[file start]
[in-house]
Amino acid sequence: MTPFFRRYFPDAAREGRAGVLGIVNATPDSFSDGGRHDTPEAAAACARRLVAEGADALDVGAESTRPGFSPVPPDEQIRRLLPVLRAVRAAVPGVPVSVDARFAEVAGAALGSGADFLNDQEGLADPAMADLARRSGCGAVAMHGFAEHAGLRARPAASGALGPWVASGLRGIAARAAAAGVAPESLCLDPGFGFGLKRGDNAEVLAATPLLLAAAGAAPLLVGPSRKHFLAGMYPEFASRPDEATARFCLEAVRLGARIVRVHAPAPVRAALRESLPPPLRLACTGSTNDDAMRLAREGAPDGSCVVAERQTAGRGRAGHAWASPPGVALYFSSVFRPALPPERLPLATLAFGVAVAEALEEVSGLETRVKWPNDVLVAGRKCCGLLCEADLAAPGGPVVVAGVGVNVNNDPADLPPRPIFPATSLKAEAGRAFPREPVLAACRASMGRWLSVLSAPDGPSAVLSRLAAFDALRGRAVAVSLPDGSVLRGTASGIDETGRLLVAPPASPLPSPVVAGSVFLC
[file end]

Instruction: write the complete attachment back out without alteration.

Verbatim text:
[in-house]
Amino acid sequence: MTPFFRRYFPDAAREGRAGVLGIVNATPDSFSDGGRHDTPEAAAACARRLVAEGADALDVGAESTRPGFSPVPPDEQIRRLLPVLRAVRAAVPGVPVSVDARFAEVAGAALGSGADFLNDQEGLADPAMADLARRSGCGAVAMHGFAEHAGLRARPAASGALGPWVASGLRGIAARAAAAGVAPESLCLDPGFGFGLKRGDNAEVLAATPLLLAAAGAAPLLVGPSRKHFLAGMYPEFASRPDEATARFCLEAVRLGARIVRVHAPAPVRAALRESLPPPLRLACTGSTNDDAMRLAREGAPDGSCVVAERQTAGRGRAGHAWASPPGVALYFSSVFRPALPPERLPLATLAFGVAVAEALEEVSGLETRVKWPNDVLVAGRKCCGLLCEADLAAPGGPVVVAGVGVNVNNDPADLPPRPIFPATSLKAEAGRAFPREPVLAACRASMGRWLSVLSAPDGPSAVLSRLAAFDALRGRAVAVSLPDGSVLRGTASGIDETGRLLVAPPASPLPSPVVAGSVFLC